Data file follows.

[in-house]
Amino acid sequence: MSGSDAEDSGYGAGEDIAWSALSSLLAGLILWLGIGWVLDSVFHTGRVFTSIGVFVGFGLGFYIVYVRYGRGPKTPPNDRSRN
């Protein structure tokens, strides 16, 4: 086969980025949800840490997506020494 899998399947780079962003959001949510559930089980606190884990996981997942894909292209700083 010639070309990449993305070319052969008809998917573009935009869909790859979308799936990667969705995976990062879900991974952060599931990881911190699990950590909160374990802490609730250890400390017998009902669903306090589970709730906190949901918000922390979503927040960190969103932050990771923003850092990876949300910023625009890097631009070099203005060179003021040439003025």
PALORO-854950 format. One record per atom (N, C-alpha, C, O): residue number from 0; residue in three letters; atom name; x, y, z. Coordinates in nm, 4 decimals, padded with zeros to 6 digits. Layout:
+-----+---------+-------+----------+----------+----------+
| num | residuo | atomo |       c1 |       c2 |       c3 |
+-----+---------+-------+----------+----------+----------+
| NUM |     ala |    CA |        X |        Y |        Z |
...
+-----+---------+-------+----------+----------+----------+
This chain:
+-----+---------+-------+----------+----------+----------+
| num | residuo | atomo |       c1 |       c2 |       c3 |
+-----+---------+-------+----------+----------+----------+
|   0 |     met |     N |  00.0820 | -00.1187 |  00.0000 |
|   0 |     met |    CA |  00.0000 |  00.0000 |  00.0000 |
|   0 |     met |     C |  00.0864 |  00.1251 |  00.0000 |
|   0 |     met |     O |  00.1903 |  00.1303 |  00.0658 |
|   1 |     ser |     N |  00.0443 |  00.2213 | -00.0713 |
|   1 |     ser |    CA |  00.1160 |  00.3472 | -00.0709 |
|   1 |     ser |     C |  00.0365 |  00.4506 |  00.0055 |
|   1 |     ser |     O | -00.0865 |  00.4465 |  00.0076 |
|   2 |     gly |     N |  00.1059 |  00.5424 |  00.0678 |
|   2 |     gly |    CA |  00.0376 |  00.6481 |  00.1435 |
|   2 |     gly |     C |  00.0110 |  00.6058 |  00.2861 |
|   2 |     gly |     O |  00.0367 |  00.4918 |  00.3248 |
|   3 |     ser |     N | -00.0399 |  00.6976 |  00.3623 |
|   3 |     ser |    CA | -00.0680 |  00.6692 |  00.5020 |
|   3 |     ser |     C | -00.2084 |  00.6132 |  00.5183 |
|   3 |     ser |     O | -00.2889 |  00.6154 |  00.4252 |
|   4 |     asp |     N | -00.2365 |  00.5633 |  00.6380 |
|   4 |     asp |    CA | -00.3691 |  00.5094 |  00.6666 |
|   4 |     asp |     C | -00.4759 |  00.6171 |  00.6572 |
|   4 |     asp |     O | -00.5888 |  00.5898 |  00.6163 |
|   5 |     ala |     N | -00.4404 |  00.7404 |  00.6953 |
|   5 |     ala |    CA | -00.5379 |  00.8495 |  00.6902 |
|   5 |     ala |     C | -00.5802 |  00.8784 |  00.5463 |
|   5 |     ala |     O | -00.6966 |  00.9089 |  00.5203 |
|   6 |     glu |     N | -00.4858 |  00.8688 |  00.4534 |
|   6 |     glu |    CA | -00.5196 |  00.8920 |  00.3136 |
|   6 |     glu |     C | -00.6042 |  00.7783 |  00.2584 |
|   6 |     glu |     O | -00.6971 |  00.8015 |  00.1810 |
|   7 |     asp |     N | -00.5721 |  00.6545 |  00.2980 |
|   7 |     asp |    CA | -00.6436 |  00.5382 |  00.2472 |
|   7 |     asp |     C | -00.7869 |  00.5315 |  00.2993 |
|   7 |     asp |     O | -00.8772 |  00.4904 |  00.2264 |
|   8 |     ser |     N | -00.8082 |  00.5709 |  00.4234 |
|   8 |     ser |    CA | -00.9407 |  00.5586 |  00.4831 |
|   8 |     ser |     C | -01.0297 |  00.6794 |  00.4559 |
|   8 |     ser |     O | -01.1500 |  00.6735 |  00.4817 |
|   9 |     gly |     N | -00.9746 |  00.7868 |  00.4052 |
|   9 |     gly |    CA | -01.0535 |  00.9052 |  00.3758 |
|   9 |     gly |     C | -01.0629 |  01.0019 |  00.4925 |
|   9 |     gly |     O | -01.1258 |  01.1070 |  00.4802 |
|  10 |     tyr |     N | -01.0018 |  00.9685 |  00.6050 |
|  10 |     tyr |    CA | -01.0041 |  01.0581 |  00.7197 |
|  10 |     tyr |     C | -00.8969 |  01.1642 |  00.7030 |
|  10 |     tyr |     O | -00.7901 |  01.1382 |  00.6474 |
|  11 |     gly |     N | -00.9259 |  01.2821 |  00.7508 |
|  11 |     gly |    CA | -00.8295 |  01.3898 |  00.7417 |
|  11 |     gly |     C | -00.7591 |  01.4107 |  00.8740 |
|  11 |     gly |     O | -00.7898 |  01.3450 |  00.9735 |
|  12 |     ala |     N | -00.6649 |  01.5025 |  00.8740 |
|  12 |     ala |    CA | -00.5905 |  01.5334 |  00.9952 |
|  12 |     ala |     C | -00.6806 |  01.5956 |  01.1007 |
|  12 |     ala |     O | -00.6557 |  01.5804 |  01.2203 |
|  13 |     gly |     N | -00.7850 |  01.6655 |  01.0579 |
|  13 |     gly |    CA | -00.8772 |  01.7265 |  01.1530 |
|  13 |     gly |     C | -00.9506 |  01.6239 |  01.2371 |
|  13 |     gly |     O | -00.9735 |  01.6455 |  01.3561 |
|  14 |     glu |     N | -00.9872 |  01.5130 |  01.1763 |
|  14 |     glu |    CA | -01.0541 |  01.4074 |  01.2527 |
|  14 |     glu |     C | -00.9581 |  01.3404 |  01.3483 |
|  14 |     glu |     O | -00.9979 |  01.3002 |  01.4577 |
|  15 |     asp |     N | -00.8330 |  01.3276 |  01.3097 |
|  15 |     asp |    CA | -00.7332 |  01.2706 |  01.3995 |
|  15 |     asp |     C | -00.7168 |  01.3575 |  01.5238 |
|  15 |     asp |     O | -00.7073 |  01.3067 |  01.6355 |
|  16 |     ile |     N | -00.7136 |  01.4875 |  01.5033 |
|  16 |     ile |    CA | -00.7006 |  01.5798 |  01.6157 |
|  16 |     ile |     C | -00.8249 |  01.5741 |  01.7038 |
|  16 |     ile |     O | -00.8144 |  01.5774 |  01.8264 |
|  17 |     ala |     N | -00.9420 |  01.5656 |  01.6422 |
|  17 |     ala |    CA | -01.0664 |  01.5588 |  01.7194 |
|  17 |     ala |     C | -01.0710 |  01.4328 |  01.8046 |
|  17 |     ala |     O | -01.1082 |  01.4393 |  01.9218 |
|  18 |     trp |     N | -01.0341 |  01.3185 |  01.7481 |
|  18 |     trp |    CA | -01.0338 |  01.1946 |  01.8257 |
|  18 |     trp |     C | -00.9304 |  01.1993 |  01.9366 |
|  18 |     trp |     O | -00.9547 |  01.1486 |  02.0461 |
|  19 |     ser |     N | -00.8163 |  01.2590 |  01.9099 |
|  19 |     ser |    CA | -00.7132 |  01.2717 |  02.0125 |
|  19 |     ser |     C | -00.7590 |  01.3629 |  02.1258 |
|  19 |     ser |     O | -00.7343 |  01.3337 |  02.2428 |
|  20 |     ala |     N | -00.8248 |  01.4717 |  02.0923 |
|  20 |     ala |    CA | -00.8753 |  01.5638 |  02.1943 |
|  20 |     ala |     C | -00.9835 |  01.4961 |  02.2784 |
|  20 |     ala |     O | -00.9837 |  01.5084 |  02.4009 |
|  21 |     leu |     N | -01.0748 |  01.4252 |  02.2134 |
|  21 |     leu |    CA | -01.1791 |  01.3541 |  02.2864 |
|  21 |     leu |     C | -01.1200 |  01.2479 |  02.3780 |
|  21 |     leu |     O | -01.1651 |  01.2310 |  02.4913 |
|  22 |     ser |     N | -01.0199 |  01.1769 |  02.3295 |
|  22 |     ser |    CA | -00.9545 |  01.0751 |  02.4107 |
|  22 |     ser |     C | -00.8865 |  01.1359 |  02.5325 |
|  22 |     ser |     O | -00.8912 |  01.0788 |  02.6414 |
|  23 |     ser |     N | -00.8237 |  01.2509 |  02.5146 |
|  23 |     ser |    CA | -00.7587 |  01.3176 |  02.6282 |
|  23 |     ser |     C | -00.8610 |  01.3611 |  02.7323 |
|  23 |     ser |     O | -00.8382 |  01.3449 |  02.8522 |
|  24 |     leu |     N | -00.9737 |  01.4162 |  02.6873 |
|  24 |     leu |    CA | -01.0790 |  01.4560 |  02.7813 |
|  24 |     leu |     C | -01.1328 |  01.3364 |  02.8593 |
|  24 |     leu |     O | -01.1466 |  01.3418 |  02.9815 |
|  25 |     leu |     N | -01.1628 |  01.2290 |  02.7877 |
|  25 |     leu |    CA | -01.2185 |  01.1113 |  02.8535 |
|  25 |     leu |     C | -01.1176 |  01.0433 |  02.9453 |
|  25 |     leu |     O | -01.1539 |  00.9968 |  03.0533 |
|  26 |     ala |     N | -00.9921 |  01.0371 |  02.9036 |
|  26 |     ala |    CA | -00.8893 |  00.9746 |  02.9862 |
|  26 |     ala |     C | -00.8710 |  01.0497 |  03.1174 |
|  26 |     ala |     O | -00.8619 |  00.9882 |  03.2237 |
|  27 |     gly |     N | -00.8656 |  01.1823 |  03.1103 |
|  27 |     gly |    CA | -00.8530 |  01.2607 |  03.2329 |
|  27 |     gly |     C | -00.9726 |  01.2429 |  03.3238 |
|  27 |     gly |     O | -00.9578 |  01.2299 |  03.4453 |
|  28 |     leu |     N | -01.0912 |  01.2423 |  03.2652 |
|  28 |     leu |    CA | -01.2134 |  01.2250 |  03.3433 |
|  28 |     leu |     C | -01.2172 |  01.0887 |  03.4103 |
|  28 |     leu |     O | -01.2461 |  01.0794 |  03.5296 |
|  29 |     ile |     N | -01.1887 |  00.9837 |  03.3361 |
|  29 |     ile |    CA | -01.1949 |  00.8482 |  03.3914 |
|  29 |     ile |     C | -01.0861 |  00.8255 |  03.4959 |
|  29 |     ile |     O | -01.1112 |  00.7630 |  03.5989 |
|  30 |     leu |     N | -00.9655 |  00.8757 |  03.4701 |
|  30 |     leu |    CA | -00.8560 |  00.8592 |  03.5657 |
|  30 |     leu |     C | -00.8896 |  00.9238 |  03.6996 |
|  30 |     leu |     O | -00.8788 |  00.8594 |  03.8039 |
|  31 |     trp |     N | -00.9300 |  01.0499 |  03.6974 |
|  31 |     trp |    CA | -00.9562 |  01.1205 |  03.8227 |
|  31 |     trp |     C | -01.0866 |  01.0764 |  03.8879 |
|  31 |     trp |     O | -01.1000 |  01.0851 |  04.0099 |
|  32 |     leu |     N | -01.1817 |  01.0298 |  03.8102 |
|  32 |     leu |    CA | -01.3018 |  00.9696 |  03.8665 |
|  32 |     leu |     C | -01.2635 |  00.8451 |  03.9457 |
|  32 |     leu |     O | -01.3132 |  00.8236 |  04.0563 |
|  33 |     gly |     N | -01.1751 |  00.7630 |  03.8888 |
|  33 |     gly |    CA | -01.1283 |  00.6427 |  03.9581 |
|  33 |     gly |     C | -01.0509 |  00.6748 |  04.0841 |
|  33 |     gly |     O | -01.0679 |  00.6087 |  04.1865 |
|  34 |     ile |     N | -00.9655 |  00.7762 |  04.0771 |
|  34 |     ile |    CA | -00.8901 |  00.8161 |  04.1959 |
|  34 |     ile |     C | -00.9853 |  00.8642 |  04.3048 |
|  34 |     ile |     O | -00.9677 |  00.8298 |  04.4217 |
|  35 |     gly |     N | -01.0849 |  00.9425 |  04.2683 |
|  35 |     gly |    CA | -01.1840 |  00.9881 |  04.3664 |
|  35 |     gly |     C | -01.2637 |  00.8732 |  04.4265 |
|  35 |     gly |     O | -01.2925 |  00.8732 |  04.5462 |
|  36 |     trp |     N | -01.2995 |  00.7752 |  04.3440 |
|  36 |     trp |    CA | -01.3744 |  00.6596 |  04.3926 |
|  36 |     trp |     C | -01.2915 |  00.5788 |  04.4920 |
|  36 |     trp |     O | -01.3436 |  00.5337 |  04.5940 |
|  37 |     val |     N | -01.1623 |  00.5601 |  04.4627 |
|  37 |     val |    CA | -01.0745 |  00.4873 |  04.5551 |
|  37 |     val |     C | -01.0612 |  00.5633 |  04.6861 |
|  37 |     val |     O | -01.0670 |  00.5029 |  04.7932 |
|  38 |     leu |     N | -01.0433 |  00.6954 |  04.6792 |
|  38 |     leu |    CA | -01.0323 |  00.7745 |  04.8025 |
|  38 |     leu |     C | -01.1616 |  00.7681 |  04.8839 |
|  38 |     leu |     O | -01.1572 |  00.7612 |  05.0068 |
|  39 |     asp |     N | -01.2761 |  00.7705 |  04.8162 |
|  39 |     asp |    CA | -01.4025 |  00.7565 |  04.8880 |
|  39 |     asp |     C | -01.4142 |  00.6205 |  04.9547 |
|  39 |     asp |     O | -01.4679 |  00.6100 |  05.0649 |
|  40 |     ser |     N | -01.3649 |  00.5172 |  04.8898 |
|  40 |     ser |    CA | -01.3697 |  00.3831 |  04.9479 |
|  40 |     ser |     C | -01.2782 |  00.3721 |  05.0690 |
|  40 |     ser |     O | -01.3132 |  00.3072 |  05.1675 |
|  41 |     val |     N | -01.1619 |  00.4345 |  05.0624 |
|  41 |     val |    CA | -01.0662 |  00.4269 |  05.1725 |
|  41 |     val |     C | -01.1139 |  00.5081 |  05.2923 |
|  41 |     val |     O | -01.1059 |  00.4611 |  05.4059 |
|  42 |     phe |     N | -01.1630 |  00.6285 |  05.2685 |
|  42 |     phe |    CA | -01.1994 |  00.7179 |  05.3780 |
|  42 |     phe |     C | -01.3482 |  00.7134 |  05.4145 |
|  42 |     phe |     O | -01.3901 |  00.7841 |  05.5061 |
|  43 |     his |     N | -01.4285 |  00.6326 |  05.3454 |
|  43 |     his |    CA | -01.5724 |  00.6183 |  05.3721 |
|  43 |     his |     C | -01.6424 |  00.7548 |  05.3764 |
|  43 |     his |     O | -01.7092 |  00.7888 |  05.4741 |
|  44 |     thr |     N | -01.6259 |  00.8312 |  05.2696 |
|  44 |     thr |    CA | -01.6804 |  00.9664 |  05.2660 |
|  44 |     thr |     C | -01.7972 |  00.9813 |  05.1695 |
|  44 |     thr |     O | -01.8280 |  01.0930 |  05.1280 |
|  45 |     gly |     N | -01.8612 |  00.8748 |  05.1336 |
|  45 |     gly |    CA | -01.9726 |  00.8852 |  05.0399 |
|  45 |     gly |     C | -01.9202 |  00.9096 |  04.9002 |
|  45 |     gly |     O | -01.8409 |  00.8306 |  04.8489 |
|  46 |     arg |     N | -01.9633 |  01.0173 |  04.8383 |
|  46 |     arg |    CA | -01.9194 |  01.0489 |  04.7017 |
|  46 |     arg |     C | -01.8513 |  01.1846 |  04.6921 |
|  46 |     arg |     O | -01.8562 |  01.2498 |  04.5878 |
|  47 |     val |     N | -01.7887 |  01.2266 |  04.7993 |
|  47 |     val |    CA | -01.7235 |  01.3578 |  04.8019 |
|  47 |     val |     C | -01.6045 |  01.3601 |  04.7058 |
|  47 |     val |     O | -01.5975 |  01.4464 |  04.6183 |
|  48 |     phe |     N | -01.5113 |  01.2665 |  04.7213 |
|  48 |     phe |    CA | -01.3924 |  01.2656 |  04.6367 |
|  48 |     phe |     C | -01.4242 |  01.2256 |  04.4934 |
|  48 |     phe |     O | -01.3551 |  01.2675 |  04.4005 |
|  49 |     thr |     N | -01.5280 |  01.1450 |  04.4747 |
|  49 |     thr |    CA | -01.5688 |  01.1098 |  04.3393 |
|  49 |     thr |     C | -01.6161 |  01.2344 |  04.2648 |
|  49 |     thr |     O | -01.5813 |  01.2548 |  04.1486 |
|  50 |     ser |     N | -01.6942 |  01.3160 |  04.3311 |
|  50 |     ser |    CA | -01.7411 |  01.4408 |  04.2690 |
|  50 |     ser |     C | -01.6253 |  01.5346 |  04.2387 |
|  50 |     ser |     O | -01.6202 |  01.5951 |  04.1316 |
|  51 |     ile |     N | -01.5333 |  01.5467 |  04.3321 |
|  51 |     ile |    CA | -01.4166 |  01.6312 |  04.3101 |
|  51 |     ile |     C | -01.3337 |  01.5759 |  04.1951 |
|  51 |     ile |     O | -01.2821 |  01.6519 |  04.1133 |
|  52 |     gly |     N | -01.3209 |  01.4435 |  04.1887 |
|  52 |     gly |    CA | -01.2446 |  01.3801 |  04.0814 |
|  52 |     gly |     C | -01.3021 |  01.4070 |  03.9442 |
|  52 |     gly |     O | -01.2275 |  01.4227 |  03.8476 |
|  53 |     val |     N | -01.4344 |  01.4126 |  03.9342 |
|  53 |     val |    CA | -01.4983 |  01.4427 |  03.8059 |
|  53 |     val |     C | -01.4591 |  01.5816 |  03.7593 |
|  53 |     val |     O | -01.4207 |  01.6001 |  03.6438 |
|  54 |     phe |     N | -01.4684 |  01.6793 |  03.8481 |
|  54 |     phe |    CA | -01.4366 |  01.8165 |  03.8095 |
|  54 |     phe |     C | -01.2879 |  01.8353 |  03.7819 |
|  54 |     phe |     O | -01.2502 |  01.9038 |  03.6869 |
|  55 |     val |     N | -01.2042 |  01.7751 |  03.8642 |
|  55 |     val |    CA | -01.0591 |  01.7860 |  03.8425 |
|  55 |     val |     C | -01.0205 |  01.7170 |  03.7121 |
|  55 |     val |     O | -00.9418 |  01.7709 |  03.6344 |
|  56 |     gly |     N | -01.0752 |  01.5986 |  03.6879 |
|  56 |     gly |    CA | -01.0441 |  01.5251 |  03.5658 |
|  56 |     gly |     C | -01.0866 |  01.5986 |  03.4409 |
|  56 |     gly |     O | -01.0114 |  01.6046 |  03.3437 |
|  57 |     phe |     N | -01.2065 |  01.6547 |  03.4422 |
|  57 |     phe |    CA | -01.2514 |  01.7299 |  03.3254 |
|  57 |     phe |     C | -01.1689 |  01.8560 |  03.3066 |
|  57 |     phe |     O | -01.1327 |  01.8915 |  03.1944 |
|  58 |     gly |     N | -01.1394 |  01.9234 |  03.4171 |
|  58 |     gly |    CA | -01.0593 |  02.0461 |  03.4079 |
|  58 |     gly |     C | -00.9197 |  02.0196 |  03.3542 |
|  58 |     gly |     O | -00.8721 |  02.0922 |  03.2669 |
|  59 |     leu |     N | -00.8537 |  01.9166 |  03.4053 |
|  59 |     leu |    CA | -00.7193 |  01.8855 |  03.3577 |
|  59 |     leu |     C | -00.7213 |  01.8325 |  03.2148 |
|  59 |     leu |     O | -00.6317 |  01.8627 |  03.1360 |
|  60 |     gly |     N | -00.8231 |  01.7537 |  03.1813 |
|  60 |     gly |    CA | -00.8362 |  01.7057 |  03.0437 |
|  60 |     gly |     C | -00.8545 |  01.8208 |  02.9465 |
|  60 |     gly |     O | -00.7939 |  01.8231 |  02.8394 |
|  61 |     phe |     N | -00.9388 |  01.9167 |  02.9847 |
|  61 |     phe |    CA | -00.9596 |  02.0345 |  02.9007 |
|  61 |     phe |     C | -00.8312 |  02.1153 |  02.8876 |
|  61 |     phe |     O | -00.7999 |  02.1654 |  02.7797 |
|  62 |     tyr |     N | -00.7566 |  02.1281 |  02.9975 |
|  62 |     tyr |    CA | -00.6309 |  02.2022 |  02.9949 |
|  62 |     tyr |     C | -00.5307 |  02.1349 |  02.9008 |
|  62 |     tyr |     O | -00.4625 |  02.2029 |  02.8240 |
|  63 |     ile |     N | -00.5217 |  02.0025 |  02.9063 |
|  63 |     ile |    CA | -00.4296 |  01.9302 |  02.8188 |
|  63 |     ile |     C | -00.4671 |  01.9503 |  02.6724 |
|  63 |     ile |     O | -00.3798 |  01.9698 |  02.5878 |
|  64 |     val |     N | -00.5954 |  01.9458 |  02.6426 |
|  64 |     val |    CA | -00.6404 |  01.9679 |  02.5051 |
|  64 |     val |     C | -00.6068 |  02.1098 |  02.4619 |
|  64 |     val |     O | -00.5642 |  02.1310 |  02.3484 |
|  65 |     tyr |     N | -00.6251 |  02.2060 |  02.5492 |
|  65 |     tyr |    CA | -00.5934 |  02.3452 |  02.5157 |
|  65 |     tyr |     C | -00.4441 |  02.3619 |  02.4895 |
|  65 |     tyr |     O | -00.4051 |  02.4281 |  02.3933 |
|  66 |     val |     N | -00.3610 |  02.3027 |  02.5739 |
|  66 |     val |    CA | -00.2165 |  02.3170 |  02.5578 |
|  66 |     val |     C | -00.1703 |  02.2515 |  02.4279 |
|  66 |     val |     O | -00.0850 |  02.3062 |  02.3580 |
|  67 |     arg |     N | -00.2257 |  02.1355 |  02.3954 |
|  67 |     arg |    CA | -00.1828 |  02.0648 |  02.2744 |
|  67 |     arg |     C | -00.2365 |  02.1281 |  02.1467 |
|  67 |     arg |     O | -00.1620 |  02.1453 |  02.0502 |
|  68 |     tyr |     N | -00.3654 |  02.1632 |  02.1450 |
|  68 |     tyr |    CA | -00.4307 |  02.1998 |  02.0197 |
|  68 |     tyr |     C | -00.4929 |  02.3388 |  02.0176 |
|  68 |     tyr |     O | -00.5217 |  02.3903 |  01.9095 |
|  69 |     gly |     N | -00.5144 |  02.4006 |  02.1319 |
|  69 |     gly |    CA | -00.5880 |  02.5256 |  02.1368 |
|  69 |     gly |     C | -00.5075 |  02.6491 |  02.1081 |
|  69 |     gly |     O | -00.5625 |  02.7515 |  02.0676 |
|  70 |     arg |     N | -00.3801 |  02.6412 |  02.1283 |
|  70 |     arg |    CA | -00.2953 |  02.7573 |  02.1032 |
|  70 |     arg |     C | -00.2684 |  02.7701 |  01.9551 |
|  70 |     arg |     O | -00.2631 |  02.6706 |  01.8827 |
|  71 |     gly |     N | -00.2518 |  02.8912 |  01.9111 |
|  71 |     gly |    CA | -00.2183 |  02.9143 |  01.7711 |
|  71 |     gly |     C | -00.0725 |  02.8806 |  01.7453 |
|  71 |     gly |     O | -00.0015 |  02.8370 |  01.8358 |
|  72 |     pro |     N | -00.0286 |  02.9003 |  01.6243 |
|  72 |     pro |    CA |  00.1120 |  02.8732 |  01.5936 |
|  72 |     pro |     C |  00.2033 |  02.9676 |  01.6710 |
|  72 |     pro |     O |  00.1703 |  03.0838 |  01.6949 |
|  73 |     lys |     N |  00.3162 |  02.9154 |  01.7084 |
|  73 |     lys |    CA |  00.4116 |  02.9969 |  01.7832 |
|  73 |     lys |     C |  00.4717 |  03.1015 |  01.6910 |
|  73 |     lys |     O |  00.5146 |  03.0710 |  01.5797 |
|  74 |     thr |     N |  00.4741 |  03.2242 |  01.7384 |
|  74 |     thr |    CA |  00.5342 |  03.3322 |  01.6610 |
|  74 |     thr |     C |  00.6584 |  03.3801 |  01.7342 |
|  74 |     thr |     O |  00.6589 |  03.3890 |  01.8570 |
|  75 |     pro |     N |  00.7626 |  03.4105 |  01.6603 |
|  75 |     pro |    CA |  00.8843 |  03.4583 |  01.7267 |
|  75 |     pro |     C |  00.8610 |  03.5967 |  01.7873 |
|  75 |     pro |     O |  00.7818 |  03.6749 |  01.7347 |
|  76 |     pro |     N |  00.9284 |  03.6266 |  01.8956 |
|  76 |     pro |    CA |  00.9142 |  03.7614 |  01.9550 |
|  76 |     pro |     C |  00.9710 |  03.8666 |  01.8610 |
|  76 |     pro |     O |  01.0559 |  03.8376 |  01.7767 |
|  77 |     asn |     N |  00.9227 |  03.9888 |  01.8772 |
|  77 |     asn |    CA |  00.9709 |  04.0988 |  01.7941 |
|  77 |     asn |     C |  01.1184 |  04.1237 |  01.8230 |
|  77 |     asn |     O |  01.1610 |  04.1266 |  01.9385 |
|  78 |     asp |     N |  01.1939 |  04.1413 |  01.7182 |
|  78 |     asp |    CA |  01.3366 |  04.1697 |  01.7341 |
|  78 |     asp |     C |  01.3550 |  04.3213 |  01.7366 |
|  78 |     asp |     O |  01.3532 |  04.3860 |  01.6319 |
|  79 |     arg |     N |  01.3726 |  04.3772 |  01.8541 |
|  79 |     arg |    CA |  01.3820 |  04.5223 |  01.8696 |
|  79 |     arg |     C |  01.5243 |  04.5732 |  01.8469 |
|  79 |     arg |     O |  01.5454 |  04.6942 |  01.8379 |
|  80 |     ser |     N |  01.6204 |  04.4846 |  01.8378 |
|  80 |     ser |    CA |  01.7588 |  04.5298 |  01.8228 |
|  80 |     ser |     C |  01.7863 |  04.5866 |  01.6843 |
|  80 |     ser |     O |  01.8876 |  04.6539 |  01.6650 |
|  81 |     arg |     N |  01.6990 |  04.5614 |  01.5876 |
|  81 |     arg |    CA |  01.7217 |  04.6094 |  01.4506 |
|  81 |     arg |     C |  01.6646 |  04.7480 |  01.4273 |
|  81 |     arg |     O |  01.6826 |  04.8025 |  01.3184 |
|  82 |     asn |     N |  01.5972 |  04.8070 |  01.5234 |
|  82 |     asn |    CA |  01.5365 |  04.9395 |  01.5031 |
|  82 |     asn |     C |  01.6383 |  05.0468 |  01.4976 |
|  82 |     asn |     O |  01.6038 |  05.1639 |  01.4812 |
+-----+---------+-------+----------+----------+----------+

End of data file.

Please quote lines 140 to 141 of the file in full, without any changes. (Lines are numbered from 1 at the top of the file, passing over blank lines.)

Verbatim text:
|  31 |     trp |    CA | -00.9562 |  01.1205 |  03.8227 |
|  31 |     trp |     C | -01.0866 |  01.0764 |  03.8879 |